Discover how liquid nitrogen destroys everything

When objects freeze due to liquid nitrogen, the particles inside them move much more slowly and the space between the particles almost disappears.

When objects freeze due to liquid nitrogen, the particles inside them move much more slowly and the space between the particles almost disappears. When this is achieved, objects can break when subjected to a sufficiently strong force (such as a sledgehammer).

In the latest installment of the OOO video series, Rose demonstrated what happens to everyday familiar objects when they freeze at extremely low temperatures and each segment is shot slowly with slow-motion effect. .

Nitrogen exists around us. The air you are breathing up to 78 percent is nitrogen. Nitrogen gas can liquefy when it is cooled at -195 degrees celsius. Above this temperature, liquefied nitrogen will boil and return to the original gas. Because it exists at low temperatures and can be poured, liquid nitrogen can be used to freeze any object, but what happens when the objects freeze?

Researchers at the University of Leicester explain: "The dynamical theory of matter can be used to explain how solid, liquid and gas can be interchangeable as a result of When an object is heated, the motion of matter particles increases because matter particles become more energetic, if cooled, the movement of matter particles decreases. because they lose energy ".

Picture 1 of Discover how liquid nitrogen destroys everything
Watermelon fruits break down after freezing in liquid nitrogen solution.(Photo: Wired / Youtube).

In other words, the particles inside the object slow down and the gaps between the particles shrink as the object freezes. And almost all objects become brittle and hard due to this cause.

When objects freeze due to liquid nitrogen, the particles inside them move much more slowly and the space between the particles almost disappears. When this is achieved, objects can break when subjected to a sufficiently strong force (such as a sledgehammer).

With the first experiment, Rose slammed a hammer into a lock at room temperature. Although the dam created a rather large dent inside the lock, the lock was still in normal use. After being soaked in liquid nitrogen solution, the particles inside the lock fit tightly together and will basically stop moving, leaving no space for the dent to exist. Instead it broke.

When doing this experiment with many objects, there are some objects that resist freezing. When Rose dipped a baseball into liquid nitrogen and used a baseball bat to flick it, nothing happened. This is because baseball is made of cork, covered with layers of fabric and covered with outer skin. This structure will make the ball very insulating because a large amount of air is trapped inside.

To break this baseball, you need to soak it long enough in liquid nitrogen so that the air temperature between these layers is leveled. Otherwise, warm air will keep the baseball intact.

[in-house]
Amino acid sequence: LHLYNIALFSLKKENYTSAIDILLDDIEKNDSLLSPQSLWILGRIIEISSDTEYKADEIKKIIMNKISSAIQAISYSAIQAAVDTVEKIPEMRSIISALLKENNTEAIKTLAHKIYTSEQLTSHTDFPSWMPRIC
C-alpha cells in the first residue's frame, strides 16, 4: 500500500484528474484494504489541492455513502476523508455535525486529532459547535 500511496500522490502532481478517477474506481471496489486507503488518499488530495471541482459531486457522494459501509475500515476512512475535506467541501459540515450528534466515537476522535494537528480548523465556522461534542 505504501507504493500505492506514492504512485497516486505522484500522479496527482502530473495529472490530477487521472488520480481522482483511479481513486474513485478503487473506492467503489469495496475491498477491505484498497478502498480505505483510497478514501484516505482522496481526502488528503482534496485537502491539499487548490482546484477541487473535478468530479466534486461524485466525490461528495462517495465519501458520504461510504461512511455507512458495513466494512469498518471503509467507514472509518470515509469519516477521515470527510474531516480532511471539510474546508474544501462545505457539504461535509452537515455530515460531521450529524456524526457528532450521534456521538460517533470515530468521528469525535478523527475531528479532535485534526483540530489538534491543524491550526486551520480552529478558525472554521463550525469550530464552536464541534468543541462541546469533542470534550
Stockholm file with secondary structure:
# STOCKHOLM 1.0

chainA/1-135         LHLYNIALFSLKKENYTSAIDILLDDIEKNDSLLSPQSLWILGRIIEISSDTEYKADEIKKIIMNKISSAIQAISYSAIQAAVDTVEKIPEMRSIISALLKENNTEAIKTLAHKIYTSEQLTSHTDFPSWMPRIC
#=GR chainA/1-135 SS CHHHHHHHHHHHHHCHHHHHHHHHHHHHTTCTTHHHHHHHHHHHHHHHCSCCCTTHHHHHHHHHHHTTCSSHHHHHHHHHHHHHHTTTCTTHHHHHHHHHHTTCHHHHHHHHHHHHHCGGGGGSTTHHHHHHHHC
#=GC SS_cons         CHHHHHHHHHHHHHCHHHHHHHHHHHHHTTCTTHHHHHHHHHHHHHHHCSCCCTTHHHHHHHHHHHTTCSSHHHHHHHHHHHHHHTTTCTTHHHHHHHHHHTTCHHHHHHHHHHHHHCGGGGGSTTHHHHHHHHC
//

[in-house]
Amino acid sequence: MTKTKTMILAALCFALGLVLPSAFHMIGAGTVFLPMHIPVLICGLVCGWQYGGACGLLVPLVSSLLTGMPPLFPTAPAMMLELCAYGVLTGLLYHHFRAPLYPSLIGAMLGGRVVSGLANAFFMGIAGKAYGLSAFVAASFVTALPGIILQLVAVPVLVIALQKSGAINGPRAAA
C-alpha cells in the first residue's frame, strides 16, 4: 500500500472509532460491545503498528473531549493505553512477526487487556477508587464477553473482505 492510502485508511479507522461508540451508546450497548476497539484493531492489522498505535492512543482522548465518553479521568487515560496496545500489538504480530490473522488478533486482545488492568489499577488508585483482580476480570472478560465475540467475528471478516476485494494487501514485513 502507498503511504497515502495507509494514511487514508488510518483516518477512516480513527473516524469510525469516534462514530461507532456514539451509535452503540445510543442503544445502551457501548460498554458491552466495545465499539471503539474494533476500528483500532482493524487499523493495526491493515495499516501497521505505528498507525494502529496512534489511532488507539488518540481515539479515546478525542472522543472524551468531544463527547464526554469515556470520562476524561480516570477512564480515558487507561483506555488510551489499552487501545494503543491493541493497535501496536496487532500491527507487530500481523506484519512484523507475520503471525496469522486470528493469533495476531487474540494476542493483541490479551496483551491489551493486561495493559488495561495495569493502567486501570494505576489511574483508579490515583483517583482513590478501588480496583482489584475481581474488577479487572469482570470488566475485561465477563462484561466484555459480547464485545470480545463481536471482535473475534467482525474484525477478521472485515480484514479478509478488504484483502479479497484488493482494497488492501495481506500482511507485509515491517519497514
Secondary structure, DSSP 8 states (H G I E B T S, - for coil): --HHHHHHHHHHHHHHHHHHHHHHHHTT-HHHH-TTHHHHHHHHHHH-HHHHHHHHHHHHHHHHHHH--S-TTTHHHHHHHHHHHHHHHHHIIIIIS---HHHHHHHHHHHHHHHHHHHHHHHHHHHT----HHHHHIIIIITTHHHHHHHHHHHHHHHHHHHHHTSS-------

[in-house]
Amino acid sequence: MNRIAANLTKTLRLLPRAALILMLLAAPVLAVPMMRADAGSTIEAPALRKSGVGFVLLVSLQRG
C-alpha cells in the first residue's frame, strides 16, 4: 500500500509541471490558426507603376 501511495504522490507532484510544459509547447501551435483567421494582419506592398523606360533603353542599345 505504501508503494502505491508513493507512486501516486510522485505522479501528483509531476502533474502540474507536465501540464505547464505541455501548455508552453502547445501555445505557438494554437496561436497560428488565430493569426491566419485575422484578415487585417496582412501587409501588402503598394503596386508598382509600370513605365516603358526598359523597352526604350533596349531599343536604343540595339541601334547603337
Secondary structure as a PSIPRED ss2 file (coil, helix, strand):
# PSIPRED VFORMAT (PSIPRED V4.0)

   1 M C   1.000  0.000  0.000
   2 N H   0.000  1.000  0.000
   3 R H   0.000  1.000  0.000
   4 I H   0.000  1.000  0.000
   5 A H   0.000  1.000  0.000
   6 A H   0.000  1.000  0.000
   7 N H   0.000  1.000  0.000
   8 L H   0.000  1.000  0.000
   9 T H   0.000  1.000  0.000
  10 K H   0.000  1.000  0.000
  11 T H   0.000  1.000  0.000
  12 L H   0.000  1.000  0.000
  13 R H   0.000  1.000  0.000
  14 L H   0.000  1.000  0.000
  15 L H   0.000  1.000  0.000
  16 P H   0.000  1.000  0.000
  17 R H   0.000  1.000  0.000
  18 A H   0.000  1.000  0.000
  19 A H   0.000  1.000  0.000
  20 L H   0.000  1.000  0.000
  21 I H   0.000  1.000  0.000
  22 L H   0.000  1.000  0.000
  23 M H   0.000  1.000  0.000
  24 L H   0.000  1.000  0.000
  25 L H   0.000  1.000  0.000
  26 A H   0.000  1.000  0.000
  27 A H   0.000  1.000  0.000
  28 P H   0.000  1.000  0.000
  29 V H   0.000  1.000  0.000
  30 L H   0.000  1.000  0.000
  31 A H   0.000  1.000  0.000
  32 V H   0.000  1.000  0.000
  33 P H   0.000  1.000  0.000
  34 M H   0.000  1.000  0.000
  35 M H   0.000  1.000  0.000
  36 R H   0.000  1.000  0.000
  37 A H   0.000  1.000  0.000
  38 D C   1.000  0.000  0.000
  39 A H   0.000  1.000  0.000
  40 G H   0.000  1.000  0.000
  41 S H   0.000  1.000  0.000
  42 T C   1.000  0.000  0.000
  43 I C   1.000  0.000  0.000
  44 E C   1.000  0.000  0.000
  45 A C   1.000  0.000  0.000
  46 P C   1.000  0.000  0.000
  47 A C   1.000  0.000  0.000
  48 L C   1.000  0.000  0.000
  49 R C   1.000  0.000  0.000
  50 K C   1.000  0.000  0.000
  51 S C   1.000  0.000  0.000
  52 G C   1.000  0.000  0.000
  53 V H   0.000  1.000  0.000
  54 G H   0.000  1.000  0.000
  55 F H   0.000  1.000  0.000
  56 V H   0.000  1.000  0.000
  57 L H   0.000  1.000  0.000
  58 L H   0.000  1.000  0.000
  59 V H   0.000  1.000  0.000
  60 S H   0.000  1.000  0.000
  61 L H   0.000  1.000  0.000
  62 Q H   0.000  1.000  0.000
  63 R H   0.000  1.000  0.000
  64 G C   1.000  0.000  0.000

Another surprising thing is that liquid nitrogen does not freeze our bodies. In the video, there was a piece of Rose asking a colleague to pour a glass of liquid nitrogen onto his bare back and strangely it didn't leave any trace.

Rose is normal and does not have any freeze on the body. According to the Leidenfrost effect, when a solution comes into contact with an object that is hotter than itself, the solution will instantly transform into a gaseous body, creating a barrier between Rose's back and liquid nitrogen.

However, this will be completely wrong when liquid nitrogen can accumulate anywhere on Rose's body. Because then, the barrier layer collapses and the solution stays on the skin, causing immediate freezing.

What is liquid nitrogen?

Liquid nitrogen is nitrogen in a liquid state at a very low temperature. It is industrially produced by liquid fractional distillation. Liquid nitrogen is a colorless transparent liquid with a specific weight of 0.807 g / ml at its boiling point and a dielectric constant of 1.4. Liquid nitrogen is often referred to as LN2, abbreviated or "LIN" or "LN" and has a UN 1977 number.

Application of liquid nitrogen

  • Liquid nitrogen gas is produced quickly by warming and evaporating liquid nitrogen.
  • It has many applications, including serving as an inert alternative to air when oxidation is undesirable.
  • Pumping automobile and aircraft tires due to its inertness and lack of moisture and oxidation properties, contrary to air.
  • Nitrogen has the effect of slowing down rancidity and other forms of loss caused by oxidation in order to preserve the freshness of packaged or bulk foods, preserving non-oxidized foods with liquefied gas. .
  • Liquid nitrogen gas used in running analyzers, analyzing samples.
  • Liquefied nitrogen gas for cleaning, pipe testing, pipe welding, metallurgy, metal refining, manufacturing of electronic components such as transistors, diodes, and integrated circuits, producing stainless steel. .
  • Liquefied nitrogen gas can replace CO2 to put pressure on some beer containers.
  • Liquid nitrogen is produced on an industrial scale in large quantities by distilling the liquefied air segment and it is often referred to as the false LN2 formula.
  • Nitrogen is also capable of maintaining superheated temperatures, making it extremely useful in many different applications, playing the role of an open cycle refrigerant liquefied gas, including: making cold for transporting food, preserving body parts as well as sperm and egg cells, samples and probiotics. In dermatology liquefied gas to remove ugly malignant skin lesions or carcinogenic potential, for example, warts, lumpy skin calluses etc.
  • Liquefied nitrogen gas can be used as a cooling source to speed CPU, GPU, or other types of hardware.